Golf Exercises: Grip Strength

It is important to emphasize just how important increasing or improving your grip strength on a golf club is. Therefore, rather me sitting here rambling about it, here are a few quotes from some golfers you may have heard of:

"The grip is the most important single consideration in learning to play
winning golf." Byron Nelson

"Unless a player gets his or her grip correct, trouble begins immediately."
Bobby Locke

"A correct grip is a fundamental necessity in the golf swing." Bobby Jones

"It is impossible to play good golf without a proper grip." Sam Snead

Do not be fooled by the term ‘strength’ either. It takes as much strength to control a club with a loose grip as it does with a tight grip. I am also not going to demonstrate different types of golf grips, rather helping you make the grip you are best suited to more efficient. Therefore, here are several simple exercises and stretches a golfer can do in order to grab an edge on the competition.

These exercises can be performed in a variety of ways with a variety of resistance. The beauty of forearm training is that you do not require heavy weights to fatigue them, so packing up and heading to the gym is not essential. If you have a pair of old dumbbells or a barbell lying around perfect, if not you can still create resistance with any number of household items. Another way around this is to pick up some inexpensive ‘exercise elastics’. I will be putting together an entire golf workout program for the whole body over the next few weeks that can be done at home using minimum equipment.

Warming up the forearms is as simple as shaking them out at the wrist. Firstly, ball your hands into fists and slowly rotate at the wrist clockwise for several turns and then anti-clockwise for several turns. Secondly, with your elbows at 90 degrees and palms facing each other like a hammer grip, slowly move your hands up and down again at the wrist.



Next, a light stretch is in order. With open hands and palms pressed against each other as if you are praying (see image). Gently lower your hands keeping your elbows at the same height until you just feel a stretch at the wrist. Do not go past this point and hold for a good 10 seconds. I would then suggest repeating the entire sequence before beginning the resistance exercises.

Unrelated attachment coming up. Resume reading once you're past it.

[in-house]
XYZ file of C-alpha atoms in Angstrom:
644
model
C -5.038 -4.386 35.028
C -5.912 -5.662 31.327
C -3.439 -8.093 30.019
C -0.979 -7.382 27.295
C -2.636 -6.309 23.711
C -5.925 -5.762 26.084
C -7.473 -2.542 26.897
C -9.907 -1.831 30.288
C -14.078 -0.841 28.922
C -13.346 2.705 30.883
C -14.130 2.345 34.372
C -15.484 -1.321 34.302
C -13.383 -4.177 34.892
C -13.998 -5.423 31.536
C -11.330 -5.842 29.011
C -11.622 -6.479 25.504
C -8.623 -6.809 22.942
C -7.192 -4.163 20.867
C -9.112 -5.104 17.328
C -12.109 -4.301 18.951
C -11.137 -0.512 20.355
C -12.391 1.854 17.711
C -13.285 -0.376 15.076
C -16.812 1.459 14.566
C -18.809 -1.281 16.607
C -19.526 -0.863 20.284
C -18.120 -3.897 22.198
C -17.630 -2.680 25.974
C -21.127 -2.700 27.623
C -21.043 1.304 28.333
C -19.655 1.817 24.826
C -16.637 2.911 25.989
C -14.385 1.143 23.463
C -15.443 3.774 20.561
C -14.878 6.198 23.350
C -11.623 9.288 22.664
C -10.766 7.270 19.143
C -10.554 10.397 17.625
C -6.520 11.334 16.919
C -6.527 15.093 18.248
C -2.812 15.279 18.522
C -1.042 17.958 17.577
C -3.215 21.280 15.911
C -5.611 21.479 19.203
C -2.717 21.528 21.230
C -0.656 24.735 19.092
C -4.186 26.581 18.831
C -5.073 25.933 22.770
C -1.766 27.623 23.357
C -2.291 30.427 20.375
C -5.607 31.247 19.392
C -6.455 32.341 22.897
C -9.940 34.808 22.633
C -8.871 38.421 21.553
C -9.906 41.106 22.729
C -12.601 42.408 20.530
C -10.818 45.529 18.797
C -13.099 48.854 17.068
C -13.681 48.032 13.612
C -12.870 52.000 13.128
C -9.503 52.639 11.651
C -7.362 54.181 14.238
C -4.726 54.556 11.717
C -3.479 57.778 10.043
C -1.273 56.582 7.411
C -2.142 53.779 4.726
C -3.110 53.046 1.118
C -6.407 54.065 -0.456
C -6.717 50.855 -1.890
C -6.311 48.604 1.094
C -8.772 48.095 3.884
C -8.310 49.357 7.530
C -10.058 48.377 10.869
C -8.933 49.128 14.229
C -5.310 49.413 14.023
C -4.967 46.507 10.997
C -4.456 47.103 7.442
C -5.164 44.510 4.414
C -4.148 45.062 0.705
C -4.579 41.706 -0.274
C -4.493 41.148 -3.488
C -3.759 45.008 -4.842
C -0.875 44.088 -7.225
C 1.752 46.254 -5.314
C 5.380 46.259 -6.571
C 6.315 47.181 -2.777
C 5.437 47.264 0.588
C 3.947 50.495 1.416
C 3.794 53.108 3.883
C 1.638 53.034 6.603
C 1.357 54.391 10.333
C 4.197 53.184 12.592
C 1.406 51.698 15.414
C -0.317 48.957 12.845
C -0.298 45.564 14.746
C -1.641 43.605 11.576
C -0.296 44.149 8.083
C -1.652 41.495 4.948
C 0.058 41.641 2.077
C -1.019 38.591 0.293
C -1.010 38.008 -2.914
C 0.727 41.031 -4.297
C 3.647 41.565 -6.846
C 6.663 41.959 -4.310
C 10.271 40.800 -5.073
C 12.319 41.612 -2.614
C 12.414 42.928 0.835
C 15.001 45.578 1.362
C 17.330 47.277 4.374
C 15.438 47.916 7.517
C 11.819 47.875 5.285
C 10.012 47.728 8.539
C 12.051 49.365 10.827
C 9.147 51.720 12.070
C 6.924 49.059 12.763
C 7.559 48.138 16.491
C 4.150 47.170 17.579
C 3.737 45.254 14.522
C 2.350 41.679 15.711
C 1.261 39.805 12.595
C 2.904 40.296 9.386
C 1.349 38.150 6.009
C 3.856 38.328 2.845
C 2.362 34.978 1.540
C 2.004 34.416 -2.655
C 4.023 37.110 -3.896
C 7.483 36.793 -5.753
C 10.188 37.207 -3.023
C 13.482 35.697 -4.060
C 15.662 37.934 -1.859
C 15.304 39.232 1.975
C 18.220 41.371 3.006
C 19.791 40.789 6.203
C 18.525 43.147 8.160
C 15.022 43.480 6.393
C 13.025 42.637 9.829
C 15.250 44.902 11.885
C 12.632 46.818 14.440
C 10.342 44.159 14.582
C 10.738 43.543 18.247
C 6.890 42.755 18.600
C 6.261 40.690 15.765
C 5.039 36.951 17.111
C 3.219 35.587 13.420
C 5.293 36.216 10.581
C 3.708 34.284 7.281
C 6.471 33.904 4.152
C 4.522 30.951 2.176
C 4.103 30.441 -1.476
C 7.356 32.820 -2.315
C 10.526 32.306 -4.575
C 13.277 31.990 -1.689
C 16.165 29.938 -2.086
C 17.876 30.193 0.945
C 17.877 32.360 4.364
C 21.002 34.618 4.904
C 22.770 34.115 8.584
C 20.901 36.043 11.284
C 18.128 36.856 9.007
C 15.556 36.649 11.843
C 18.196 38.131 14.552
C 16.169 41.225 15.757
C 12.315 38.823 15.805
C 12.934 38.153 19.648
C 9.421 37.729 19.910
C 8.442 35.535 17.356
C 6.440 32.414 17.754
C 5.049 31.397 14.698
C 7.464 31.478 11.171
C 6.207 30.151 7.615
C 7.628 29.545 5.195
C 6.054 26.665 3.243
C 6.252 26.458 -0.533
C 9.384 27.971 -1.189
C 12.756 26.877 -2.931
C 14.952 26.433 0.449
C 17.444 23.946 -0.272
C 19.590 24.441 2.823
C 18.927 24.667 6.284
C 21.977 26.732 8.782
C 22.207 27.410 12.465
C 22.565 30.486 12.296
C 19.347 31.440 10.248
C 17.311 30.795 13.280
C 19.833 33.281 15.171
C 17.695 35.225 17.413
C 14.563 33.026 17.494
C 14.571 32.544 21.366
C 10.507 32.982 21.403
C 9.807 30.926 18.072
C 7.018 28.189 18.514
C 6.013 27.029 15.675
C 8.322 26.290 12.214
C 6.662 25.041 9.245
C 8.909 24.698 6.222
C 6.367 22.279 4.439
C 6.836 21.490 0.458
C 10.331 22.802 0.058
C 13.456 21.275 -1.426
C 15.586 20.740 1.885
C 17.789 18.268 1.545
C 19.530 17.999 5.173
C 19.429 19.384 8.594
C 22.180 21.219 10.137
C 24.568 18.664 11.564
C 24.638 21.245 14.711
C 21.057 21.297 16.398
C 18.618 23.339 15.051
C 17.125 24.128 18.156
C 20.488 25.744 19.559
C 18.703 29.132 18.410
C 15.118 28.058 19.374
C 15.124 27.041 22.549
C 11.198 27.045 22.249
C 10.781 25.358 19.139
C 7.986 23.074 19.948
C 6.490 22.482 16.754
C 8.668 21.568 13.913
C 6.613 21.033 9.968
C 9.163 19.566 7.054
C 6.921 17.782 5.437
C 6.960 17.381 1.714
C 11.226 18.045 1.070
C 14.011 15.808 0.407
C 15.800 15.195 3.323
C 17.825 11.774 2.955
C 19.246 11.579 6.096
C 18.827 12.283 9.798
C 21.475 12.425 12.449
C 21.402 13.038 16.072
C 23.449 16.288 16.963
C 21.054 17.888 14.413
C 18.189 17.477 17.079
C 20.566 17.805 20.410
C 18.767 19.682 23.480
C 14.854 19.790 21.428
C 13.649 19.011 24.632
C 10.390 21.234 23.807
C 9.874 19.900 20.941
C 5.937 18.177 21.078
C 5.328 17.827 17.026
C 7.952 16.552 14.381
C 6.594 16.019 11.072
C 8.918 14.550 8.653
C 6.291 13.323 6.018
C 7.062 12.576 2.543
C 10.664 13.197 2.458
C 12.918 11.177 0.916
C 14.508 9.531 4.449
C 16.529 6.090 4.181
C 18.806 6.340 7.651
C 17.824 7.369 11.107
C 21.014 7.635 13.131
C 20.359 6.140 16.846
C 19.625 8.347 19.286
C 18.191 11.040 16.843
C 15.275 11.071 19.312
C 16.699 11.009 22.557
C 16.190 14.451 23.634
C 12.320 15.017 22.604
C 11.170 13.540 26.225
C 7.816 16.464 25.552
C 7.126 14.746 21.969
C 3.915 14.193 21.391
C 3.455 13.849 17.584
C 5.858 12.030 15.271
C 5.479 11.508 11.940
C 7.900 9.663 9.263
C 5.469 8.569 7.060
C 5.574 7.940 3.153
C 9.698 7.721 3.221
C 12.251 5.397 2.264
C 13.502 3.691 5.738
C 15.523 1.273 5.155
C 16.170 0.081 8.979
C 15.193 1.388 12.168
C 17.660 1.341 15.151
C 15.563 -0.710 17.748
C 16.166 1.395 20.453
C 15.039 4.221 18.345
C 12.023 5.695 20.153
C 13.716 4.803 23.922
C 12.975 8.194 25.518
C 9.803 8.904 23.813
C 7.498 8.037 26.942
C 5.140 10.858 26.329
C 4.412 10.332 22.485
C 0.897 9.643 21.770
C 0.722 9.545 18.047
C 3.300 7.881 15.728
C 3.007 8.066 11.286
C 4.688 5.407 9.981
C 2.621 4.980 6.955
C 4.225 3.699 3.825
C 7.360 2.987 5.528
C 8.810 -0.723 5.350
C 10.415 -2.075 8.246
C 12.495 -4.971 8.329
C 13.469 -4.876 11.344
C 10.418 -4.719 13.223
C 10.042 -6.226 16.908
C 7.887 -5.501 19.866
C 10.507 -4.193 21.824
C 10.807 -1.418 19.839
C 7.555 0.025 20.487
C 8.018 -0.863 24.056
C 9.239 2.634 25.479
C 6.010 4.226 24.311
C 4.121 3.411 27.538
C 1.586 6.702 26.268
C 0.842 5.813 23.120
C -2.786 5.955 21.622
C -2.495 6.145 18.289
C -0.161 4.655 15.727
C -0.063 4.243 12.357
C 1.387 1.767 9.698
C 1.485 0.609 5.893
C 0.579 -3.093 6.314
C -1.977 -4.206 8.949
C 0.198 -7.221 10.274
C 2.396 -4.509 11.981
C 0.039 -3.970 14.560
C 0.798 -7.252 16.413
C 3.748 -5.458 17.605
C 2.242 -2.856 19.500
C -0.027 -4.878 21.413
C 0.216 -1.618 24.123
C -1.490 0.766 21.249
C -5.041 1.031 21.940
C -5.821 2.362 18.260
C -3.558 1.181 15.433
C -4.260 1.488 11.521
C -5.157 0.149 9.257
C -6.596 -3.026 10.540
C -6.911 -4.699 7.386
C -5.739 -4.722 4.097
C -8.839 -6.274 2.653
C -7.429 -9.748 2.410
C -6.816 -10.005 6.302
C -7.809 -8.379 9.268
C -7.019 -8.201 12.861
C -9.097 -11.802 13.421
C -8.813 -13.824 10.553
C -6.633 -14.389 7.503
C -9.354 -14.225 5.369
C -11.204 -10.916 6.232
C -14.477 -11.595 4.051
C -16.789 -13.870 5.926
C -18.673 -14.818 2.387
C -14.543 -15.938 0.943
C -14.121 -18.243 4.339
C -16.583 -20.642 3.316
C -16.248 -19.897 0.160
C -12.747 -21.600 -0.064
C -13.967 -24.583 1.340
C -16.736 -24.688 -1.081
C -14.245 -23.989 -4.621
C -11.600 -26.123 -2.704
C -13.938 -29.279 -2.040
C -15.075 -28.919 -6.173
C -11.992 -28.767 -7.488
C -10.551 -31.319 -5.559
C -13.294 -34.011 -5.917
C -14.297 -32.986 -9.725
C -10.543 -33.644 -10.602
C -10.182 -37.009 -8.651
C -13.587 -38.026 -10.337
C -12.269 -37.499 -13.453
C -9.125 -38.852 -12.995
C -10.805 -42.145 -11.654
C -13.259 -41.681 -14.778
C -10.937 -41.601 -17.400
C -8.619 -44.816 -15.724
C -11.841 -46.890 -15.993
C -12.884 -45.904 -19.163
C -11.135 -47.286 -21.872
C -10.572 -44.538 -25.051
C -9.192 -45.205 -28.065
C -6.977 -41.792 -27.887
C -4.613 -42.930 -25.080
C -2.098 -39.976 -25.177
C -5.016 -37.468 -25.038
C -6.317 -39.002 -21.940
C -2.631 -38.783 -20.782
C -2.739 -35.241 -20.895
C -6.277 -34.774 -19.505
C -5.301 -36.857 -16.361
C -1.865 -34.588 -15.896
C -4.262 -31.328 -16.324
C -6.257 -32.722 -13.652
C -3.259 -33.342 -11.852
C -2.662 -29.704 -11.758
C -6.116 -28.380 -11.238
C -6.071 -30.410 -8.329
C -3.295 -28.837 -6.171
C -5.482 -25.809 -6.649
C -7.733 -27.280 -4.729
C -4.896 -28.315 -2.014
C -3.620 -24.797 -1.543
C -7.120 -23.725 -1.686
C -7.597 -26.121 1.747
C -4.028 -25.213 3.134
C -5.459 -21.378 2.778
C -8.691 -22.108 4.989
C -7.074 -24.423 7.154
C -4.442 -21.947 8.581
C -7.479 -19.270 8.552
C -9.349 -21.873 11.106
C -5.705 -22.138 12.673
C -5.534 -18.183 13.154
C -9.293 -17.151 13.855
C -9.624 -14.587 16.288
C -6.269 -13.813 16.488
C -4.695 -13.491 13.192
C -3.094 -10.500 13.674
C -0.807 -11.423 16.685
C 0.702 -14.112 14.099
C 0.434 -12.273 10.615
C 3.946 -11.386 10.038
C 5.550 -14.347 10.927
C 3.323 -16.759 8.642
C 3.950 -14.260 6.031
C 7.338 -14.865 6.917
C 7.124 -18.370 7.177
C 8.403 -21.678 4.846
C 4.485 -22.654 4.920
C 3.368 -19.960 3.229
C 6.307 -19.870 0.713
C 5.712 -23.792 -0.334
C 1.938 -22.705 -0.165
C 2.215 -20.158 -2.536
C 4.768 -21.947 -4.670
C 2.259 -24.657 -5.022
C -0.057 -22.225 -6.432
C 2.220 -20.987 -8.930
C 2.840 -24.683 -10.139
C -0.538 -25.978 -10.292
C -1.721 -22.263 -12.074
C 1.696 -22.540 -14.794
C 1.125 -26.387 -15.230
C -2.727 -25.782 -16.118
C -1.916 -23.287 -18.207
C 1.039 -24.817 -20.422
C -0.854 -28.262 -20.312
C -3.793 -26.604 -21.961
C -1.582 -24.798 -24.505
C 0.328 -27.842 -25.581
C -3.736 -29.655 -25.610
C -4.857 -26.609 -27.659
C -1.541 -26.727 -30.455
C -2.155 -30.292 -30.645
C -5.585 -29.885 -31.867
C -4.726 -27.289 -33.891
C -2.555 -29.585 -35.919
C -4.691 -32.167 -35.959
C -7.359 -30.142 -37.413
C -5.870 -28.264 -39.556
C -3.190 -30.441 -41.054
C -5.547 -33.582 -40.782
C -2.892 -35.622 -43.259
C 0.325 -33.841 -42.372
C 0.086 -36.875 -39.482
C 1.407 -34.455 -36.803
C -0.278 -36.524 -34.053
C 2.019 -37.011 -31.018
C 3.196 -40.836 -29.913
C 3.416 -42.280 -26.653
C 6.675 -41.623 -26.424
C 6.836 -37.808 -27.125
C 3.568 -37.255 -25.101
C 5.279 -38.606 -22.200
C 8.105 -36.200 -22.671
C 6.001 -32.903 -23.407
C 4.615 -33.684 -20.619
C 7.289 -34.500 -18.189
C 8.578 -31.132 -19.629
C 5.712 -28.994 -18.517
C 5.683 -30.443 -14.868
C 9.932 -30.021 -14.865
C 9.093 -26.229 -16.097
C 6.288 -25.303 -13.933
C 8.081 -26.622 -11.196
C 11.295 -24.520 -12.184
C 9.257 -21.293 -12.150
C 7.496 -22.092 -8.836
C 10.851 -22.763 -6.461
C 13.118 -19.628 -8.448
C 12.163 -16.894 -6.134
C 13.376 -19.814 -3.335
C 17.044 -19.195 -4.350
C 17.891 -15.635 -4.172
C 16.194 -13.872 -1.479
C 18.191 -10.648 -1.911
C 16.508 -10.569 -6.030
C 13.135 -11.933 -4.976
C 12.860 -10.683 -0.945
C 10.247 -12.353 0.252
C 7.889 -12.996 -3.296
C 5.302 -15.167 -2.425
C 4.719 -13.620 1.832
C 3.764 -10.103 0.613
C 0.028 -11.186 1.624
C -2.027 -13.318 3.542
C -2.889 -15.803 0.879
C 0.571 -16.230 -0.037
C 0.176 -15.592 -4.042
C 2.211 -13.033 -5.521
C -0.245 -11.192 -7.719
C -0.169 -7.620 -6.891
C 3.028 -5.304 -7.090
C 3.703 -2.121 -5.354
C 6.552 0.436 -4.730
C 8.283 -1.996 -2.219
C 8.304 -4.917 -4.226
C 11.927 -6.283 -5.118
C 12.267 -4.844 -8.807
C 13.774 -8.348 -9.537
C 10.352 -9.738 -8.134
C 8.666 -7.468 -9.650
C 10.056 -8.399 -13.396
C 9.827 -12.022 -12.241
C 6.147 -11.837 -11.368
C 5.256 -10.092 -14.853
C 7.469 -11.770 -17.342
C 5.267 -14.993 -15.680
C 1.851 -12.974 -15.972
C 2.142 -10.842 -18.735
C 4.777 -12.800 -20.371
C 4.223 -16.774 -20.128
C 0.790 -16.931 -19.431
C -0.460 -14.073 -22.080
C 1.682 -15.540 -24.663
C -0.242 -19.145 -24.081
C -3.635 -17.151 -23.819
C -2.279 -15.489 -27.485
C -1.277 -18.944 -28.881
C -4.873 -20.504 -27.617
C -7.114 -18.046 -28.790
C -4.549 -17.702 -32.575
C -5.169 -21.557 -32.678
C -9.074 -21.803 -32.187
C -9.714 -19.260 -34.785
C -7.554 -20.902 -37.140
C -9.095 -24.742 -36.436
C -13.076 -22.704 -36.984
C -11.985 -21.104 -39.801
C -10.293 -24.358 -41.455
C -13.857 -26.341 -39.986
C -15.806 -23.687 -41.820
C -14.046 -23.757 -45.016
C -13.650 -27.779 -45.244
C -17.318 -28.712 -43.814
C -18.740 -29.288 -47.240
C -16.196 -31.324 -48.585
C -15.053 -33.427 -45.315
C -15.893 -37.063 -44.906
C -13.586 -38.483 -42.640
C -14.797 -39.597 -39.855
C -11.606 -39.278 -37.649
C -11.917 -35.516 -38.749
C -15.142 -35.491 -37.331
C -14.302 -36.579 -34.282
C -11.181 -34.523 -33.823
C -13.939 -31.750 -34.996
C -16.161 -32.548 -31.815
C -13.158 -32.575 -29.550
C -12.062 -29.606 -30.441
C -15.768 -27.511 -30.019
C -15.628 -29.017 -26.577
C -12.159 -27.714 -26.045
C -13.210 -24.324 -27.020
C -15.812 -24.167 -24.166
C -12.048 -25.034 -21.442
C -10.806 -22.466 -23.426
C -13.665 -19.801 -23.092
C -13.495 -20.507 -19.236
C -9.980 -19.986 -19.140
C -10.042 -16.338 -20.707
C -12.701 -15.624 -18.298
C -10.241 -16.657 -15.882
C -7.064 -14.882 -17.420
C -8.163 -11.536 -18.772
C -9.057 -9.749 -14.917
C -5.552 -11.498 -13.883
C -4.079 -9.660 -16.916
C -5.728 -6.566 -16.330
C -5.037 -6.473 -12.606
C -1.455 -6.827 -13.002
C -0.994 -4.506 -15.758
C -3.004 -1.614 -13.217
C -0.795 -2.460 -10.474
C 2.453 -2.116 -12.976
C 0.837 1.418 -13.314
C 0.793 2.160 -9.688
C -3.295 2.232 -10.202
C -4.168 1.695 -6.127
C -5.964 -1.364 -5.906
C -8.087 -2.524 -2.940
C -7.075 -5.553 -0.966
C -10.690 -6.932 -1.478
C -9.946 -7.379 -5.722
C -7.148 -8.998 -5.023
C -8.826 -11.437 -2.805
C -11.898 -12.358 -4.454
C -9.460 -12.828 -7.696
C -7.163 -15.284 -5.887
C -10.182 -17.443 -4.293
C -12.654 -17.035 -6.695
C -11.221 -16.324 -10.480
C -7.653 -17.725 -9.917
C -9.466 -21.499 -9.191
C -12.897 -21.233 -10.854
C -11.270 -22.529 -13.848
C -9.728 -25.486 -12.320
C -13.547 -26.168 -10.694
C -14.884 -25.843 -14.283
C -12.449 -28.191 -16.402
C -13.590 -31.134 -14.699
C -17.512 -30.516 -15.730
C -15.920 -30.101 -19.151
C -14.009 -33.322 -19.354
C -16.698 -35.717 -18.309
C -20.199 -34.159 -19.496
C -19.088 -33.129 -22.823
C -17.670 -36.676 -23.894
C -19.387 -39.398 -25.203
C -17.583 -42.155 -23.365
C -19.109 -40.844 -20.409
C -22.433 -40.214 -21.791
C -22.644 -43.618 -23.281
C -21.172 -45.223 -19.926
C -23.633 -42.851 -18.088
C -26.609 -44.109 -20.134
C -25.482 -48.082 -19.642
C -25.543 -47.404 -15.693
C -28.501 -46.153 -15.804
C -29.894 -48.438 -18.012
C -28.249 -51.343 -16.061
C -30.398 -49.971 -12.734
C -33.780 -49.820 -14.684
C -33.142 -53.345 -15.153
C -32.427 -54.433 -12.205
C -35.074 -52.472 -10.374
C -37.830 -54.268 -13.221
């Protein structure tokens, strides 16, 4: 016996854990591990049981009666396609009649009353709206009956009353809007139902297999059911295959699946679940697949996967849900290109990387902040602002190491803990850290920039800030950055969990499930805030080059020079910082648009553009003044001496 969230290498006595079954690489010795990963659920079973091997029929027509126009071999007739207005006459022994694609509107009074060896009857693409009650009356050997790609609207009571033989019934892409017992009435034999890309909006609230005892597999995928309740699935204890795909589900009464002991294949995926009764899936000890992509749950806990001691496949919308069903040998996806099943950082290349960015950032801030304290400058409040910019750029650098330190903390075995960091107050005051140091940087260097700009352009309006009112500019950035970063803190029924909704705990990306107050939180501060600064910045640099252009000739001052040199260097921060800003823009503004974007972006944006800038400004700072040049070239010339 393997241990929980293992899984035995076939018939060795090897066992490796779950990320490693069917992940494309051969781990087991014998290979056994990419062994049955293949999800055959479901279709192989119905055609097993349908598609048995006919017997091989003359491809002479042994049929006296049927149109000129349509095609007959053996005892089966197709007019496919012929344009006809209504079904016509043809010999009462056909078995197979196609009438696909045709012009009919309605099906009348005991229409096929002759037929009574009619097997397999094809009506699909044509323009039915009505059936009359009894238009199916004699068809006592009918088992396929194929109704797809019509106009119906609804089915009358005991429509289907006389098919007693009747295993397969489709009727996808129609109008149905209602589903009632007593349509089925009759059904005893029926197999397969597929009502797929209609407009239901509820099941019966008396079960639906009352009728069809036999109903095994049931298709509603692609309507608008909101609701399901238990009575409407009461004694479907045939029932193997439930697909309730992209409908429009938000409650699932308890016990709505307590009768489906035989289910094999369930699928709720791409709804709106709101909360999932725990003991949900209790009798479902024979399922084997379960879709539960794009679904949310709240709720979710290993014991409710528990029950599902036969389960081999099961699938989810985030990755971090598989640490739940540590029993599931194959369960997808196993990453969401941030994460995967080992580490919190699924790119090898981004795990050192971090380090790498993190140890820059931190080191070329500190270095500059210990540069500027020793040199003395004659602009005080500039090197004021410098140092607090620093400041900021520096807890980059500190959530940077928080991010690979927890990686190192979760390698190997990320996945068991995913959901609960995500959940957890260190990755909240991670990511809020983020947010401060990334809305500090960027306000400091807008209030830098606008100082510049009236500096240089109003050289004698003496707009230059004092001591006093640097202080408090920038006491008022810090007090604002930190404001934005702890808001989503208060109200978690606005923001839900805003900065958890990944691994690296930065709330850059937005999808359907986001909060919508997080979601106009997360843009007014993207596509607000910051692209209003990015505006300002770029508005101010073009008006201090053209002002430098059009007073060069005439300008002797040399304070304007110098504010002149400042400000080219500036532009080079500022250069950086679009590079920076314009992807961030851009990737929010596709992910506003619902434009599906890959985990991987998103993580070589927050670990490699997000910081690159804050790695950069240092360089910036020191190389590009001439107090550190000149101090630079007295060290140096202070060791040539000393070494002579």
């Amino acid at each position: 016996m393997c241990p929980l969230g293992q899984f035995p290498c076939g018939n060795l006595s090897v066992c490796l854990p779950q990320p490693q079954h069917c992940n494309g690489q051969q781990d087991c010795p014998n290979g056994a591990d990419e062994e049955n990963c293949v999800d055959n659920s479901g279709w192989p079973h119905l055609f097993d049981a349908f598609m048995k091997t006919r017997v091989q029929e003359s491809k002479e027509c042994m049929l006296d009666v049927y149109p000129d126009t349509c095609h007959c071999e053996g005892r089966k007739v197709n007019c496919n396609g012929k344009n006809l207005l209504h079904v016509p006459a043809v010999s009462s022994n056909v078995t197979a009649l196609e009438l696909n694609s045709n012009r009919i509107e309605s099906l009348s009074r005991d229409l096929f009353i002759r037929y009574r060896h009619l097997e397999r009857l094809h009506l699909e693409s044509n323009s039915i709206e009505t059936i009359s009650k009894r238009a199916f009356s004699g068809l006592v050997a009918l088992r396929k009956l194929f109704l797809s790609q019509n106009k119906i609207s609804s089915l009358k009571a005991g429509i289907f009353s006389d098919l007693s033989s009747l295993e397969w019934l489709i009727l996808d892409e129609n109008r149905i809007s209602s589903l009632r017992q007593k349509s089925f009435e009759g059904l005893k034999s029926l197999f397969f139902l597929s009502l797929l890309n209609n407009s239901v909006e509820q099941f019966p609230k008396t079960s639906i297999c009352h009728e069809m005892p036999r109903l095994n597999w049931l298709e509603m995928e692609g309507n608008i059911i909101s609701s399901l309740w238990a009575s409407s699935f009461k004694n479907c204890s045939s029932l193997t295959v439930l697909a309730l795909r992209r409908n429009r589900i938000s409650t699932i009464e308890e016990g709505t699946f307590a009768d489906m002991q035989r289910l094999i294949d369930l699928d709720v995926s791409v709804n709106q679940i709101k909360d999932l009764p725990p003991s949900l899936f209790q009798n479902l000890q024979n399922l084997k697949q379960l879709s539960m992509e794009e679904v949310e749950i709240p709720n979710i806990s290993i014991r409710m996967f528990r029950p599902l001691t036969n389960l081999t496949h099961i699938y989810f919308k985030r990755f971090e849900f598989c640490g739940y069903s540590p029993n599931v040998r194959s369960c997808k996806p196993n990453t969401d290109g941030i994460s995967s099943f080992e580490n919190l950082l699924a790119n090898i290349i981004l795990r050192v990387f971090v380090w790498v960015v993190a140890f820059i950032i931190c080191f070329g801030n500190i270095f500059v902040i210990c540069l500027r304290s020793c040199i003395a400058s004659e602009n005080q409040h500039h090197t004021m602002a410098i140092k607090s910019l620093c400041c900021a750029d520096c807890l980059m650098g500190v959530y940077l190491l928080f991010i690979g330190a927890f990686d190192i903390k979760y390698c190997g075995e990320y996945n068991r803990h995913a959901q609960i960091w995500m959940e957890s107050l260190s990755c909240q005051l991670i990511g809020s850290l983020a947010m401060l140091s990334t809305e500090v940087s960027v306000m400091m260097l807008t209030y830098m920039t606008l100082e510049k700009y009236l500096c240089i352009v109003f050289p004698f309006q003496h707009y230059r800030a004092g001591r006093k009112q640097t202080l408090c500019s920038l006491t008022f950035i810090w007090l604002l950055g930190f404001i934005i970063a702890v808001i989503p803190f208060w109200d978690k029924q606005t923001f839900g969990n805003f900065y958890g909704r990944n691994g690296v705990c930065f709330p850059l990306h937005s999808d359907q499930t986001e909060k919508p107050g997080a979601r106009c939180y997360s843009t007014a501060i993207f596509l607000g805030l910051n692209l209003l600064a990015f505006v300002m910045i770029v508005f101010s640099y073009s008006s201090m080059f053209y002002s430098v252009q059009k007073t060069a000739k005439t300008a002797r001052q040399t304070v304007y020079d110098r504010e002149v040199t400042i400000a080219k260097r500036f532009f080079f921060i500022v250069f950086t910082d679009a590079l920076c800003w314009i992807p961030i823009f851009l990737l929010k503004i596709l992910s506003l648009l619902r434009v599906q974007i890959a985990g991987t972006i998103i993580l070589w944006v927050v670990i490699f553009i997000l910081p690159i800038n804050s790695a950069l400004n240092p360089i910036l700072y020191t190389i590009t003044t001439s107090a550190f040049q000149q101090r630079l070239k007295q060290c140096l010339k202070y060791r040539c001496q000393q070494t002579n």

If you are training at home and do not have access to a proper weight bench or exercise ball, I suggest being seated on a firm chair for the following exercises, like a dining chair rather than a couch. (Click on images for larger picture)


If you have a barbell or a dumbbell, with palms facing the ceiling rest your forearms on your thighs. If you have an elastic, lay it flat on the floor in front of you then place your feet about a foot apart in the middle of the elastic. Grabbing the ends, bring your hands onto your thighs as suggested previously (See image). Slowly lift the bar using only your wrists. Your forearms should not leave your thighs. The weight should allow you to comfortably achieve 20 repetitions, which you will repeat for four sets, performing gentle stretches between each set.




The second exercise is very similar to the first however, this time palms are facing the ground. Repeat the same numbers as above.







The final exercise is quite novel using a piece of equipment you can easily put together yourself (see image). Using a smooth, rounded stick, a third length of a broomstick is perfect and about 4-5 feet of rope, looped or tied to some kind of resistance. The theory is simple, using both hands, wind the rope up the sick. Obviously, the shorter the rope becomes the more resistance is placed on the forearms. Going back down has the opposite effect.




Performing the resistance exercises at least twice a week will have a tremendous affect on grip strength confidence. The stretches however, I would suggest performing daily especially before beginning play. You can also modify the stretches to be performed during the tournament to refocus and connect better with your clubs.

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